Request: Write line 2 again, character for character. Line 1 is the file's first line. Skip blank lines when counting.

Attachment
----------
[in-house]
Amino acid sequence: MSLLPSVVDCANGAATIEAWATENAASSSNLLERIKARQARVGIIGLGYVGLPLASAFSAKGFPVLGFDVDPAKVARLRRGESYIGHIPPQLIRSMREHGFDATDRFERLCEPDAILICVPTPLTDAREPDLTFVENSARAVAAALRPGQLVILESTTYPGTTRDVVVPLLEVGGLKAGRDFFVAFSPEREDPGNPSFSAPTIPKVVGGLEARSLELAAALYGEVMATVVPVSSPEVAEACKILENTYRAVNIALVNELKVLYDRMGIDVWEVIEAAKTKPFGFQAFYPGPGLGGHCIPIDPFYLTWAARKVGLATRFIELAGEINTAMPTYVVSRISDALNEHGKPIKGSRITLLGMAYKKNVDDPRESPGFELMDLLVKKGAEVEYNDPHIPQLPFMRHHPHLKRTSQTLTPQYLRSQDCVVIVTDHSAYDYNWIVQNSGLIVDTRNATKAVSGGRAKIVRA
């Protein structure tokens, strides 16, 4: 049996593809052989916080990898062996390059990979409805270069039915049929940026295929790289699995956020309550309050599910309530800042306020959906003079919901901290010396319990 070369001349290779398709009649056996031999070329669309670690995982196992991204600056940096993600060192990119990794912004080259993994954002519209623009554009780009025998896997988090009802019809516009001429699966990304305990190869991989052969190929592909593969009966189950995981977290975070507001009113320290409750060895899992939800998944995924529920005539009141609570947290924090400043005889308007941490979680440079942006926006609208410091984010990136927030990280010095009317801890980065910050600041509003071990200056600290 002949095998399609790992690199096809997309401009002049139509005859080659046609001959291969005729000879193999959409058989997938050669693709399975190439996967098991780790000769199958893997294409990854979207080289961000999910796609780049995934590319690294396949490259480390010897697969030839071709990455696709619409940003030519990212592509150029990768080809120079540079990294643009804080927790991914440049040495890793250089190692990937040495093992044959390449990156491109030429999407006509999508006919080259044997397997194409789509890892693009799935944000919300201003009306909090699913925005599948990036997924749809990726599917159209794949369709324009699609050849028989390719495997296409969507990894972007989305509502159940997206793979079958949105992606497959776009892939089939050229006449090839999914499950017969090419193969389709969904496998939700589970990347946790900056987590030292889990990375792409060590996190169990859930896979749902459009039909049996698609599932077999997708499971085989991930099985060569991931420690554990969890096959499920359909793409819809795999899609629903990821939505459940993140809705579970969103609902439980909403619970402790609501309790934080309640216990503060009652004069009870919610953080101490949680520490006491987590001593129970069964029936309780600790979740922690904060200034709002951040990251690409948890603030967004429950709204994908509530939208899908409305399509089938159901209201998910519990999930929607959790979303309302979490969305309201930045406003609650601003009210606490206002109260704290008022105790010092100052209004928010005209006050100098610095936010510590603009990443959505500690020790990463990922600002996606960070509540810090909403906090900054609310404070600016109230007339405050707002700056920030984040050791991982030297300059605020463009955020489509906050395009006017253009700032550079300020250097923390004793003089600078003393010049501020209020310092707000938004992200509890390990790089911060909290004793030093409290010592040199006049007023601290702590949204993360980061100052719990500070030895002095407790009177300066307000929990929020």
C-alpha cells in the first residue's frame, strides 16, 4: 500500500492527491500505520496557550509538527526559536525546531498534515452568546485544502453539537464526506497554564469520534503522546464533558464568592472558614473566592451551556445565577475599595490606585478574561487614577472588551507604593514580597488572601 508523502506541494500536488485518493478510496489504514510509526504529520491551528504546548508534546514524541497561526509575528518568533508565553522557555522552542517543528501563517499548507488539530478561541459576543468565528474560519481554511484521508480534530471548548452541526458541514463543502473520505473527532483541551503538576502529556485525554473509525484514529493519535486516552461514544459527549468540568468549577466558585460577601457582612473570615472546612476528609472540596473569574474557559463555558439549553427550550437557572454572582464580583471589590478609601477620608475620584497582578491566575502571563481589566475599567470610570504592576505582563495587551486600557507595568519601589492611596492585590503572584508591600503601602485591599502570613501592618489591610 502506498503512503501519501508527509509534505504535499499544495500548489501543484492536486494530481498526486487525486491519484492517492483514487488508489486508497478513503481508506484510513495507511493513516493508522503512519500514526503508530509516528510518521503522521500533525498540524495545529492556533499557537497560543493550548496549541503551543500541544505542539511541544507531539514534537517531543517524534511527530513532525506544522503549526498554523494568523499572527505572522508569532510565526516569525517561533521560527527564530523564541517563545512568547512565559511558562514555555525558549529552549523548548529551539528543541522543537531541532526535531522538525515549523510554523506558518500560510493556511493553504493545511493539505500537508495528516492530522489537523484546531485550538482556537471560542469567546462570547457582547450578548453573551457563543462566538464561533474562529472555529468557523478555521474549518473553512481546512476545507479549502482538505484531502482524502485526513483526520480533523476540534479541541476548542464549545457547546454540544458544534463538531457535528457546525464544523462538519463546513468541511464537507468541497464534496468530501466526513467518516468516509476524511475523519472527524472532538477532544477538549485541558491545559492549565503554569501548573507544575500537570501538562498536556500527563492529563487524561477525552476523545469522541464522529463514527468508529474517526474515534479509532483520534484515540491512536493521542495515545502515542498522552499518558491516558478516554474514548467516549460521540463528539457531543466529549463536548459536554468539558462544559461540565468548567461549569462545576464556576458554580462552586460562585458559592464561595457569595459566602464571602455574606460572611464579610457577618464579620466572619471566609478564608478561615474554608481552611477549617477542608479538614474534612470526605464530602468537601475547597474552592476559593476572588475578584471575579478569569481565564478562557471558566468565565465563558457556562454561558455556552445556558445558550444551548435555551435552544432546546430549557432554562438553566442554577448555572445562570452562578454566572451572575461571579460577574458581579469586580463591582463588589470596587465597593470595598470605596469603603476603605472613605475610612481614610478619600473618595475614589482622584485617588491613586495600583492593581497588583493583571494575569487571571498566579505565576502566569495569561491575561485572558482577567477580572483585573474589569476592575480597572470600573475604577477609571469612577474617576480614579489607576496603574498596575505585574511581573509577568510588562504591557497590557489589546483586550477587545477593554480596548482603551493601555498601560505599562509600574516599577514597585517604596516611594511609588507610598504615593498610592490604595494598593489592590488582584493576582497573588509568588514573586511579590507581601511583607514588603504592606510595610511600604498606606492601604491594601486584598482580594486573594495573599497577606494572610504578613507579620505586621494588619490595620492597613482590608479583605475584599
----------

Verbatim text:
Amino acid sequence: MSLLPSVVDCANGAATIEAWATENAASSSNLLERIKARQARVGIIGLGYVGLPLASAFSAKGFPVLGFDVDPAKVARLRRGESYIGHIPPQLIRSMREHGFDATDRFERLCEPDAILICVPTPLTDAREPDLTFVENSARAVAAALRPGQLVILESTTYPGTTRDVVVPLLEVGGLKAGRDFFVAFSPEREDPGNPSFSAPTIPKVVGGLEARSLELAAALYGEVMATVVPVSSPEVAEACKILENTYRAVNIALVNELKVLYDRMGIDVWEVIEAAKTKPFGFQAFYPGPGLGGHCIPIDPFYLTWAARKVGLATRFIELAGEINTAMPTYVVSRISDALNEHGKPIKGSRITLLGMAYKKNVDDPRESPGFELMDLLVKKGAEVEYNDPHIPQLPFMRHHPHLKRTSQTLTPQYLRSQDCVVIVTDHSAYDYNWIVQNSGLIVDTRNATKAVSGGRAKIVRA